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Water resource policy

604 bytes added, 23:02, 2 July 2011
Such regulatory bodies as exist cover designated regions <ref></ref> and regulate piped waste water discharges to surface water which include riparian and ocean ecosystems. These systems of review bodies are charged with maintenance maintaining a healthy aquifer for purposes of wilderness ecology (wildlife habitat,drinking water, agricultural irrigation and fisheries. Another area of regulatory attention, which may or may not be housed within the same regulatory structure, includes storm water discharge which tend to carry fertilizer residue and bacterial contamination from domestic and wild animals. <ref></ref> They have the authority to make orders which are binding upon private actors such as international corporations <ref></ref> and do not hesitate to exercise the police powers of the state. Water agencies have statutory mandate which in many hurisdictions is resilient to pressure from constituents and lawmakers in which they on occasion stand their ground despite heated opposition from agricultural interests<ref></ref>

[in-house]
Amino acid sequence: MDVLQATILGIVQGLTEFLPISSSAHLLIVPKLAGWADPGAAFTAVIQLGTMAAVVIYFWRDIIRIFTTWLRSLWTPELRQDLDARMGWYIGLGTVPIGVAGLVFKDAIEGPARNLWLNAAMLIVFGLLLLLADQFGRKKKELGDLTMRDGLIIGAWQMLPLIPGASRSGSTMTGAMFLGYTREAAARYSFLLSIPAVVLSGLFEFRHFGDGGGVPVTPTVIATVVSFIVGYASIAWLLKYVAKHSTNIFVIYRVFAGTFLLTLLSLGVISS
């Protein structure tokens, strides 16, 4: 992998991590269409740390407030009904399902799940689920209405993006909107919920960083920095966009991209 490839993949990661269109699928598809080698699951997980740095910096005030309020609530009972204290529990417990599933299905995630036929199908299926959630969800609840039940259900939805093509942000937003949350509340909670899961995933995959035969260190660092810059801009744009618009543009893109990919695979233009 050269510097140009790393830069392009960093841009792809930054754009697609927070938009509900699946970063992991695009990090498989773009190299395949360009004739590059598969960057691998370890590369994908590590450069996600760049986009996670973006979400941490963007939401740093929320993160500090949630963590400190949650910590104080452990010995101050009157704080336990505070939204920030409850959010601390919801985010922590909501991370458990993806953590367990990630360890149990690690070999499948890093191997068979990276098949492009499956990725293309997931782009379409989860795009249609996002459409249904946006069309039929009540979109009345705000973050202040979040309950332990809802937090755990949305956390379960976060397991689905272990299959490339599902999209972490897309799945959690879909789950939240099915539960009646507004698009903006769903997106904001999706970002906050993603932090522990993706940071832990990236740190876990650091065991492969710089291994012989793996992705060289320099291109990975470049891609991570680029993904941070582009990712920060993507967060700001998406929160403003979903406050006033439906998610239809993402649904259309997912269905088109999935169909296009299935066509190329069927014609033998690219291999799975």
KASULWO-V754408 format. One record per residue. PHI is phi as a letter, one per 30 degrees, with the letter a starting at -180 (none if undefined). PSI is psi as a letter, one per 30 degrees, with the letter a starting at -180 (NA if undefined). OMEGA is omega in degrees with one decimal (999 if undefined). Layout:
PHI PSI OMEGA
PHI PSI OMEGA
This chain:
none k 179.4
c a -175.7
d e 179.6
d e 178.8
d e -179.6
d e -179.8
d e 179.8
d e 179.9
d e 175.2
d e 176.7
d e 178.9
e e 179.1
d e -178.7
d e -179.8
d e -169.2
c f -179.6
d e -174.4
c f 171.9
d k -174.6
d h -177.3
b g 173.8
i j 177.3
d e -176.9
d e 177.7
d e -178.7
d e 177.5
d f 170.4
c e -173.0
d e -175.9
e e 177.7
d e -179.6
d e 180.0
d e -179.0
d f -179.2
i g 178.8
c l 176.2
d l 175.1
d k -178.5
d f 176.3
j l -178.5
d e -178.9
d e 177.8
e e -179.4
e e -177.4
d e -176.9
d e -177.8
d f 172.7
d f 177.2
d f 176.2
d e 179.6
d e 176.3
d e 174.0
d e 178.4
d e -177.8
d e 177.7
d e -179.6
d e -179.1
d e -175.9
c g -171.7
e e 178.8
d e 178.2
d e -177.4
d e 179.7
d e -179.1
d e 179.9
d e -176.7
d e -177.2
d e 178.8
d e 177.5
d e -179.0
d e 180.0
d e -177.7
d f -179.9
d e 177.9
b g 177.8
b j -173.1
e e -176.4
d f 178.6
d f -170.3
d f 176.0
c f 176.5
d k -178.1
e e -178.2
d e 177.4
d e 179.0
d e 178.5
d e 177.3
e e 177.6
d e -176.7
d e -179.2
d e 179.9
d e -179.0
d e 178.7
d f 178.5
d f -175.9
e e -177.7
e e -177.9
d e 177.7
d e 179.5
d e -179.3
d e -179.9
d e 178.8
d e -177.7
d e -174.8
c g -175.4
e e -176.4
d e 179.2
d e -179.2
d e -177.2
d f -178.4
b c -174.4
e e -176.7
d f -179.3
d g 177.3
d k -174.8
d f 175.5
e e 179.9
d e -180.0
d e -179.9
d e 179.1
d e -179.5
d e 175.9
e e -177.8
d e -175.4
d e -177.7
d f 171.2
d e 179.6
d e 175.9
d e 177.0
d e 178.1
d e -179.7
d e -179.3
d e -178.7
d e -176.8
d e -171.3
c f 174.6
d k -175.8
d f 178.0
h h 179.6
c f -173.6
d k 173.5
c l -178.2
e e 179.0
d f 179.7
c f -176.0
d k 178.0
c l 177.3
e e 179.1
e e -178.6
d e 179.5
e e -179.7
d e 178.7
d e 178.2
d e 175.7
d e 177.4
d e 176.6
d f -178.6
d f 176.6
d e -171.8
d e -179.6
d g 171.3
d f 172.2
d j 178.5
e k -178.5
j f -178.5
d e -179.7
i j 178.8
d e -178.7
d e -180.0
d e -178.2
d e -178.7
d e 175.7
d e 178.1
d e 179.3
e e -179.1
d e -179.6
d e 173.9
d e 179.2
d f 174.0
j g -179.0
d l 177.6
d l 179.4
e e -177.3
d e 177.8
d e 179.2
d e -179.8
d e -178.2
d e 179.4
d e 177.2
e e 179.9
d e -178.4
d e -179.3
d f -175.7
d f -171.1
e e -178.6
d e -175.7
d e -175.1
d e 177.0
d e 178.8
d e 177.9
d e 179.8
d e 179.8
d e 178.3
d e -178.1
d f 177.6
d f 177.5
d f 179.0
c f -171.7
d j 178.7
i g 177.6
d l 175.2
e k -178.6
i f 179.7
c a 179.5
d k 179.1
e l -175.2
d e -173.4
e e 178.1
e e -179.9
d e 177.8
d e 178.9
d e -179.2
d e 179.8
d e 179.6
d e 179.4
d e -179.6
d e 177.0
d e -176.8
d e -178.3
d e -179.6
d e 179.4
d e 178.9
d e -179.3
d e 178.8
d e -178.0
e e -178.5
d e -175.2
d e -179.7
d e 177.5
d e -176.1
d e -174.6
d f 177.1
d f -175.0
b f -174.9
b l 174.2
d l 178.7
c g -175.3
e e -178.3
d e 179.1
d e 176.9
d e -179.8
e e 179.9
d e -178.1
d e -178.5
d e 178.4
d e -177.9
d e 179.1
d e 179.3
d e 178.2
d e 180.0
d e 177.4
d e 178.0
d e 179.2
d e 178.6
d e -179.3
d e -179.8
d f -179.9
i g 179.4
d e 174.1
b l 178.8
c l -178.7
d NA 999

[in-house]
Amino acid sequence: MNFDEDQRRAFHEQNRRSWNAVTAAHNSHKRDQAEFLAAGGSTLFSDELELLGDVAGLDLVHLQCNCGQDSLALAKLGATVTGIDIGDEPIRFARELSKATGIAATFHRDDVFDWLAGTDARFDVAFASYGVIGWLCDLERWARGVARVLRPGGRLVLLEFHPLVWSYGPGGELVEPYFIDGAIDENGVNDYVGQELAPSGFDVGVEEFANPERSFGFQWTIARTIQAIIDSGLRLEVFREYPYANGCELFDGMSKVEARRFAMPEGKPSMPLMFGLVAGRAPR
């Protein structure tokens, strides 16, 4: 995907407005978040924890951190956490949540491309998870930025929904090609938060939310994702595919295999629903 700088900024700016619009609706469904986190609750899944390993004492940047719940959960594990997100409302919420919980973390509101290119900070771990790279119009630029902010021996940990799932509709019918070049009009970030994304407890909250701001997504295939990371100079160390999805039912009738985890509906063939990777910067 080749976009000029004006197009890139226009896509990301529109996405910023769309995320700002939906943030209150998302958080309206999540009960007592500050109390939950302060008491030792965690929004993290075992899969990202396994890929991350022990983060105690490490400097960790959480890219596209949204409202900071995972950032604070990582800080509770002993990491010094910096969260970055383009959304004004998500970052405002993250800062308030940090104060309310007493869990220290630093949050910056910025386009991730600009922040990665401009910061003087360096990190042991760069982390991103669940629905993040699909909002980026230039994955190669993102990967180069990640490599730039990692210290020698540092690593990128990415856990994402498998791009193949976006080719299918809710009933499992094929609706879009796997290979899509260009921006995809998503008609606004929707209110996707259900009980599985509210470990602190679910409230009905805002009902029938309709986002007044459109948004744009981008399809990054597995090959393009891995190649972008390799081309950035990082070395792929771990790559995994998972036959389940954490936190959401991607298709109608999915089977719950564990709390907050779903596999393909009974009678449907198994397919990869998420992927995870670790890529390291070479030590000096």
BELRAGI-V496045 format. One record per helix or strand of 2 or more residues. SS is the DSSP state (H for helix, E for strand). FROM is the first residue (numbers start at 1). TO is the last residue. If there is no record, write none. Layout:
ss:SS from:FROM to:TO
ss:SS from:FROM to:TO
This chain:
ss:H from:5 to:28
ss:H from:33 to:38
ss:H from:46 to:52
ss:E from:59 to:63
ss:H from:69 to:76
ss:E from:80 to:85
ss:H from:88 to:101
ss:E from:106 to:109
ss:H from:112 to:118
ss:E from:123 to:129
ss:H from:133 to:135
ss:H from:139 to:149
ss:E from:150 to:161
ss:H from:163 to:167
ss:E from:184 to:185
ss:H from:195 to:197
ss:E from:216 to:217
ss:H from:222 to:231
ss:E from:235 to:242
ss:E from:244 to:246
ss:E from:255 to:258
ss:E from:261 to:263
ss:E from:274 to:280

On the other hand, the Boards enjoy strong support from environmental concerns such as Greenpeace,Heal the Ocean and Channelkeepers.<ref></ref>
=== Regulatory scope===Jurisdictions may have saltwater, freshwater, or both concerns.
=====Water supply=====
* Drinking water
* Agriculture. "Many rural people practice subsistence rain fed agriculture as a basic livelihood strategy, and as such are vulnerable to the impacts of drought or flood that can diminish or destroy a harvest. "<ref>16th Conference on Climate Variability and Change|2.7|Evaluation of the Use of Forecast Interpretations information|Diego H. Pedreros, University of California Santa Barbara, Santa Barbara, CA; and A. Bonilla, P. Ramirez, C. Funk, G. Husak, J. Michaelsen, and L. Aguilar|</ref>
===== Surface and groundwater ====
Surface water and groundwater have often been studied and managed as separate resources, although they are interrelated.<ref name="circ1139">United States Geological Survey (USGS). Denver, CO. [ "Ground Water and Surface Water: A Single Resource."] USGS Circular 1139. 1998.</ref> There are three recognized classifications of groundwater which jurisdictions may distinguish: subterranean streams, underflow of surface waters, and percolating groundwater.<ref></ref>
Sites ==== Policy maker's constituencies==== Classification of sites of policy makers' concern include:
* Consistency with national regulations
* and several other activities with practices that could degrade water quality.
====Saltwater ====
Ballast water may contain toxins, invasive plants, animals, viruses, and bacteria.
===Programmatic subdivisions===


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